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Up Through an Empty House of Stars
David Langford
Cosmos Books, 312 pages

Up Through an Empty House of Stars
David Langford
David Langford says: "Born 10 April 1953 in Newport, Gwent, South Wales. Studied at Newport High School and (1971-4) Brasenose College, Oxford. BA (Hons) in Physics 1974, MA 1978. Weapons physicist at Atomic Weapons Research Establishment, Aldermaston, Berkshire, from 1975 to 1980. Freelance author, editor and consultant ever since-main fields: science, technology, science fiction (both fiction and criticism), humour, small-system computing and futurology. Sideline in software marketing/consultancy (as Ansible Information, in partnership with fellow author Christopher Priest) since 1985. Married since 12 June 1976 to Hazel Langford -- no children but some 30,000 books. Most work published under own name; one admitted pseudonym, William Robert Loosley. Hobbies include real beer, antique hearing aids and the destruction of human civilization as we know it today."

David Langford Website
ISFDB Bibliography
Ansible Web Site
SF Site Review: Maps: The Uncollected John Sladek
SF Site Review: The Leaky Establishment

Past Feature Reviews
A review by Martin Lewis

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David Langford is a man who needs no introduction, although Terry Pratchett's infamous description of him being a "wit, slightly deaf person, raconteur and finest swordsman in Christendom" is a good place to start. Every month he publishes the Ansible newsletter, which is the definitive gossip column of the genre, and only the other month he won his twenty third Hugo, an impressive haul by anyone's standards.

Up Through an Empty House of Stars collects Langford's reviews, essays and other pieces from 1980 up to his review of China Miéville's The Scar from September 2002. The collection is predominantly made up of reviews (from publications such as Vector, Foundation, The New York Review of Science Fiction and SFX1) and covers an eclectic selection of books. This is because, rather than attempting to present a Great Books theory of the last two decades of SF, it gives us the grab bag of the professional reviewer. This means we get his thoughts on intriguing sounding novels that never made it into print in the UK like Peter Watts' debut Starfish (1999) and new translations of forgotten European fantasy like Alfred Kubin's The Other Side (1908), alongside more famous works. Here and there these reviews are discretely updated with footnotes. In the case of Iain Banks' Inversions this means that enough time has elapsed that Langford can reveal exactly what is so "naughty" about the novel.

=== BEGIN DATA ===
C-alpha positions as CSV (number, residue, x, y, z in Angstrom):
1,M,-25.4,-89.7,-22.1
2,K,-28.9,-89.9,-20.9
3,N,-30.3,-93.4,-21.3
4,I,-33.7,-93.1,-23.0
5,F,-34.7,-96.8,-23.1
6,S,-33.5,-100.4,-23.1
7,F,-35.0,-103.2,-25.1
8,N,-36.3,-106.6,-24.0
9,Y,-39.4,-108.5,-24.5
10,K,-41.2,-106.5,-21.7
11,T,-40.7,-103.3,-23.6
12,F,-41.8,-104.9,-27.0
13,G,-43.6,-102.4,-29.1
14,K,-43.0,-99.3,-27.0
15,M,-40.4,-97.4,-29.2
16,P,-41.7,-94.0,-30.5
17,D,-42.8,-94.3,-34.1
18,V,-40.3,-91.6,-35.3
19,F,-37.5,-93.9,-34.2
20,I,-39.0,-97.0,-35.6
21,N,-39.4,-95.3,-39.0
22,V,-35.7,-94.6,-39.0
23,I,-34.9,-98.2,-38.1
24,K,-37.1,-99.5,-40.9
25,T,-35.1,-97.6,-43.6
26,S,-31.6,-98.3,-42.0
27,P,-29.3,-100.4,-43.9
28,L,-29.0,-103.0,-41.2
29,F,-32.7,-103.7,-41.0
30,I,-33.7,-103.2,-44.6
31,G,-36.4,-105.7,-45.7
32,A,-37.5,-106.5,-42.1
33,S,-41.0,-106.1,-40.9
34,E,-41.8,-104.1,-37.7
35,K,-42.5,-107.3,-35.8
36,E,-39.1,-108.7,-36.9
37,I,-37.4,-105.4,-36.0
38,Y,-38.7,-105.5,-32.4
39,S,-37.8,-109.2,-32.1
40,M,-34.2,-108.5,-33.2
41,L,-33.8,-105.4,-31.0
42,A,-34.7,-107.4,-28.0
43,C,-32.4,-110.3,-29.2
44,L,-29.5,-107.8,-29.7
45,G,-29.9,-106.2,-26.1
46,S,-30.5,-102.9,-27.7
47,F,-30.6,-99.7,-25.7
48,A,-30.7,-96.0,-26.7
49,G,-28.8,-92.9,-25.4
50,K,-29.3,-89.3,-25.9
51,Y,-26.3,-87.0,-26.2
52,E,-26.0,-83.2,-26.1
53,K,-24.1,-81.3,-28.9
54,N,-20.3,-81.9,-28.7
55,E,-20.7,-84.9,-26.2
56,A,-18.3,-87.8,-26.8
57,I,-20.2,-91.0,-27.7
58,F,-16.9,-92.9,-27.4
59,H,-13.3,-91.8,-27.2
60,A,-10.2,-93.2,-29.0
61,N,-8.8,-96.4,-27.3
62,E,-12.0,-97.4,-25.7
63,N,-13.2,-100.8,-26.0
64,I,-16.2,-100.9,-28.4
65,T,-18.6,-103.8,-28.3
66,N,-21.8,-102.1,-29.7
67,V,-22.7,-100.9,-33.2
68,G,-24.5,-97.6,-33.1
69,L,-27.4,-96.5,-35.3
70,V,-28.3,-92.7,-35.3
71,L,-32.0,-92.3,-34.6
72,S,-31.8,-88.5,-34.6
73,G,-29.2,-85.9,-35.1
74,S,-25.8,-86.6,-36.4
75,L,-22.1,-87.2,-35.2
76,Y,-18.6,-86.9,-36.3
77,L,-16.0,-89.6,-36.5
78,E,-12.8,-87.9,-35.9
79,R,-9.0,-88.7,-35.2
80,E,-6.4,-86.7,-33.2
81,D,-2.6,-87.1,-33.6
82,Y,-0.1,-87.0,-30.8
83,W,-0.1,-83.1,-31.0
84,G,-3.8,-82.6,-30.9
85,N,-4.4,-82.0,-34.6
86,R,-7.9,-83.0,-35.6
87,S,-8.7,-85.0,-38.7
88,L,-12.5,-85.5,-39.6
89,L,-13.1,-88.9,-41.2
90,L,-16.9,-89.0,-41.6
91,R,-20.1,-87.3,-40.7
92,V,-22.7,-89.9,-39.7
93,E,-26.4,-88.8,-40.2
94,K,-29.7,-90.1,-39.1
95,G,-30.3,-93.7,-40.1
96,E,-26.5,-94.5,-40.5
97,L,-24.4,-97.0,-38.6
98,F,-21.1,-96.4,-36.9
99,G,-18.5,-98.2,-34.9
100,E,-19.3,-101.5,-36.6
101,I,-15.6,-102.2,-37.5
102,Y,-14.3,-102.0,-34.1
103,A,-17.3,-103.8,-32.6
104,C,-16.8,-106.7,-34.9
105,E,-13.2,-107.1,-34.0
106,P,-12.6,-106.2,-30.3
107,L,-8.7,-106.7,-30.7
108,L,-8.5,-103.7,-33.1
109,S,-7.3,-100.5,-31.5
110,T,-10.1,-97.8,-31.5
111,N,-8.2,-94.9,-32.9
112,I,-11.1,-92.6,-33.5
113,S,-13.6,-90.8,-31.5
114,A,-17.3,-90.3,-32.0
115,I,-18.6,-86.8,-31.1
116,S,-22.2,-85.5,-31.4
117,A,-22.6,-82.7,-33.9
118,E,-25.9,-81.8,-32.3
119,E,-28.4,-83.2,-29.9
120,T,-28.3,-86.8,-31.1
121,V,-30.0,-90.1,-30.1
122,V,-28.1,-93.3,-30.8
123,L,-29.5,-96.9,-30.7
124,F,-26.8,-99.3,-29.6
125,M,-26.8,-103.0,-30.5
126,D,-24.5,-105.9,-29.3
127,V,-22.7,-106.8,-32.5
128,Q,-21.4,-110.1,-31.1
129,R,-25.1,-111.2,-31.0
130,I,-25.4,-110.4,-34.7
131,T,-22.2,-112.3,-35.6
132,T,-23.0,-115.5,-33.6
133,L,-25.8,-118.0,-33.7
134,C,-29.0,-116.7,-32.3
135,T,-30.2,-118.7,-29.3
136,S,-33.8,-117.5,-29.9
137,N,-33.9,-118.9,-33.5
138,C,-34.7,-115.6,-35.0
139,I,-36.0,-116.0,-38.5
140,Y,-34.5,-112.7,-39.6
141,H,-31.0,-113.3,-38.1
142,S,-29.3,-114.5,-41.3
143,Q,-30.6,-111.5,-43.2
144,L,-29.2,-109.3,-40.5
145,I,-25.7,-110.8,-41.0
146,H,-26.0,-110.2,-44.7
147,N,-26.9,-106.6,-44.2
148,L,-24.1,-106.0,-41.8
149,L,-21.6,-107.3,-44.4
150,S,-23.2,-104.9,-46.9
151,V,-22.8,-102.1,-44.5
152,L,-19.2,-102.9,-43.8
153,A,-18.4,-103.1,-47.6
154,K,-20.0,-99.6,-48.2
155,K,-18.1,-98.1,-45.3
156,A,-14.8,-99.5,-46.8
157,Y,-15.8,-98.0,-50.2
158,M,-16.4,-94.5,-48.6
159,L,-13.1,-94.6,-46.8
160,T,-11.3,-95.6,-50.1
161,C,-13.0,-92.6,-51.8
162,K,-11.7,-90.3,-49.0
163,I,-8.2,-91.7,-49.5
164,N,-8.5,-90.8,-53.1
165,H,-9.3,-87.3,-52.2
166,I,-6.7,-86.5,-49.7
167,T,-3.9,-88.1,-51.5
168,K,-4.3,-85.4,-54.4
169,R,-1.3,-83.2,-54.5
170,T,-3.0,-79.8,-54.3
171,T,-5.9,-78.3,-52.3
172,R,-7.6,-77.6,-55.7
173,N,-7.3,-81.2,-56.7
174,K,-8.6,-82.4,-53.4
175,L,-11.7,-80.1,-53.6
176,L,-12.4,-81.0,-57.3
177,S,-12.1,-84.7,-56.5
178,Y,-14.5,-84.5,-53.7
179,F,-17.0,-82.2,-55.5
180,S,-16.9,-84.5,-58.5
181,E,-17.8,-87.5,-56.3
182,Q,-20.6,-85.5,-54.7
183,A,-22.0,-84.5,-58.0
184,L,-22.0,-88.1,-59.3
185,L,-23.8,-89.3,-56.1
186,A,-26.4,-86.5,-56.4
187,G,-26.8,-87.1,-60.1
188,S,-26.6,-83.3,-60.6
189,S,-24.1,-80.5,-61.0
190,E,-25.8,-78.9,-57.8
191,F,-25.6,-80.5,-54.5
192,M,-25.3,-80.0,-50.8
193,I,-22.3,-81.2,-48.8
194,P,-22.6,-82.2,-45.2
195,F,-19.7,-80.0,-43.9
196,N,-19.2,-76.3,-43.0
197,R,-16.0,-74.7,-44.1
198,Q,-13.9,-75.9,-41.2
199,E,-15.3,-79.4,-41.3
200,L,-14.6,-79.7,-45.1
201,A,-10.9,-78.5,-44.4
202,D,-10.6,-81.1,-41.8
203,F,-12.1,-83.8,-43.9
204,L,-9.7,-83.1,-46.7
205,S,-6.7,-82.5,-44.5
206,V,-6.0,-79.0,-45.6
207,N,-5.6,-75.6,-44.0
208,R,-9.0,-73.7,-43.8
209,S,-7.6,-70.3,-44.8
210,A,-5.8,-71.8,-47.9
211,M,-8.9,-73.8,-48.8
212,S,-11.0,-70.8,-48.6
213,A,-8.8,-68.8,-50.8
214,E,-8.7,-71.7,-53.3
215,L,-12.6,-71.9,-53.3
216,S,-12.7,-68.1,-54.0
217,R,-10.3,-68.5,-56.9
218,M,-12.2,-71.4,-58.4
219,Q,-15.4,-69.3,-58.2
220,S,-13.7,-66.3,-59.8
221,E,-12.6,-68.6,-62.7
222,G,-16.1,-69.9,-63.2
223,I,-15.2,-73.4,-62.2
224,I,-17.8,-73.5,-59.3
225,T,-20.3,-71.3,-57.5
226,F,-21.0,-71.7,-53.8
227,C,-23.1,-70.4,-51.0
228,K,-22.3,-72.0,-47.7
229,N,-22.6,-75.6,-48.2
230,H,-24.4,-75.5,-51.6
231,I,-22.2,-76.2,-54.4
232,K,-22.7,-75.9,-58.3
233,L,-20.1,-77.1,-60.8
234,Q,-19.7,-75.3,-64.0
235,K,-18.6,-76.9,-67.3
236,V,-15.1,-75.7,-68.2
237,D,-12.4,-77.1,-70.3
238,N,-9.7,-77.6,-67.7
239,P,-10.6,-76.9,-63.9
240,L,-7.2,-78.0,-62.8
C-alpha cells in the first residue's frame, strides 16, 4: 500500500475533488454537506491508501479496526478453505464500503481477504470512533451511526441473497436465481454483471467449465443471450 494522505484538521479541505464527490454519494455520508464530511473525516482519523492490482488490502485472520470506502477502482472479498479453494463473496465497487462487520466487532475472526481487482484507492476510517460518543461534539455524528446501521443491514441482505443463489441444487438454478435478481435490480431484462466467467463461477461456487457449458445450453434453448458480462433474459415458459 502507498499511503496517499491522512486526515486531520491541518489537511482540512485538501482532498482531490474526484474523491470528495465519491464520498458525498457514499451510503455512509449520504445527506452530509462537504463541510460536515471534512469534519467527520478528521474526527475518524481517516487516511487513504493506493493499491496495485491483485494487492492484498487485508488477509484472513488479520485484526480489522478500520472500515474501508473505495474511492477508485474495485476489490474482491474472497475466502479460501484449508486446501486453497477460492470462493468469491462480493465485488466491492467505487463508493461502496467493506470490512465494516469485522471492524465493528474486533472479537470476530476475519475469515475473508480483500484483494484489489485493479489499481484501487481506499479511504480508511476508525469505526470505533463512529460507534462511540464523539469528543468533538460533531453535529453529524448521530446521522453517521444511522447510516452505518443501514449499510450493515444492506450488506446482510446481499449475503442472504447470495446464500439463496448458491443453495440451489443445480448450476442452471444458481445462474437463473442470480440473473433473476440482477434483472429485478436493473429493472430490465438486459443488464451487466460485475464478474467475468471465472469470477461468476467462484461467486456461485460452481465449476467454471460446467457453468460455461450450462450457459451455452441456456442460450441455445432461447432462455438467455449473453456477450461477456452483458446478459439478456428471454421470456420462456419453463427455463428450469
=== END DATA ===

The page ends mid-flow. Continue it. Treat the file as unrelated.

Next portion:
The collection chucks a bit of everything at us: pieces on detective fiction; imaginary novels; Asimov's future history; the attraction of gadgets; his award-winning introduction to Maps: The Collected John Sladek. Some common threads run through it though: over the course of the book favourite authors such as G.K. Chesterton, Pratchett, Jack Vance and Gene Wolfe emerge. His love and respect for Wolfe's work in particular comes through strongly, admiring reviews of both The Book of the Long Sun and The Book of the Short Sun in their entirety are present here.

Anyone who has ever read Ansible will know just how compulsively readable Langford is and rather than just reviewing these reviews now seems like a good time to give an example:

"When Damon Knight was born in 1922, the usual supernatural visitors clustered round the cradle with their gifts: 'He will write SF with grace, wit and compassion,' one surely said, while a second promised that he'd produce the first decent book of SF criticism, and other prophesied the founding of the SF Writers of America, the renowned Orbit series of original anthologies, influential editorial posts, and so on. But the bad fairy, Commerce, who hadn't been invited, pushed through and added her curse: 'He will always be too much respected for his own good, and will never quite succeed at novel length.'"
This is not only a wonderfully concise introduction to Knight but also showcases why "wit, grace and compassion" is an excellent way to describe Langford's own writing. In fact he is more than just witty, he is frequently laugh-out-loud funny, and even when lambasting poor novels, such as Heinlein's The Number Of The Beast or Kevin J. Anderson's Hidden Empire, he is fundamentally good natured. On top of this, the only reviewer I can think of who matches Langford's inventiveness is Interzone's inestimable film critic Nick Lowe.

Adam Roberts recently made the important point that what is so vital about Langford is that he is both well informed and accessible, in tune with the genre from within, poised between the twin dangers of fannish blandishments and academic excesses of theory. Langford opens his introduction to Up Through an Empty House of Stars with the words: "I've always loved those books about the SF genre that manage to be both insightful and entertaining." This is exactly what he has produced.


1 1 Missing are his many reviews for White Dwarf, a British role-playing magazine, which are collected separately in The Complete Critical Assembly (2001).

Copyright © 2003 Martin Lewis

Martin Lewis reviews for The Telegraph And Argus, The Alien Online and Matrix, the newsletter of the British Science Fiction Association. He lives in North London.


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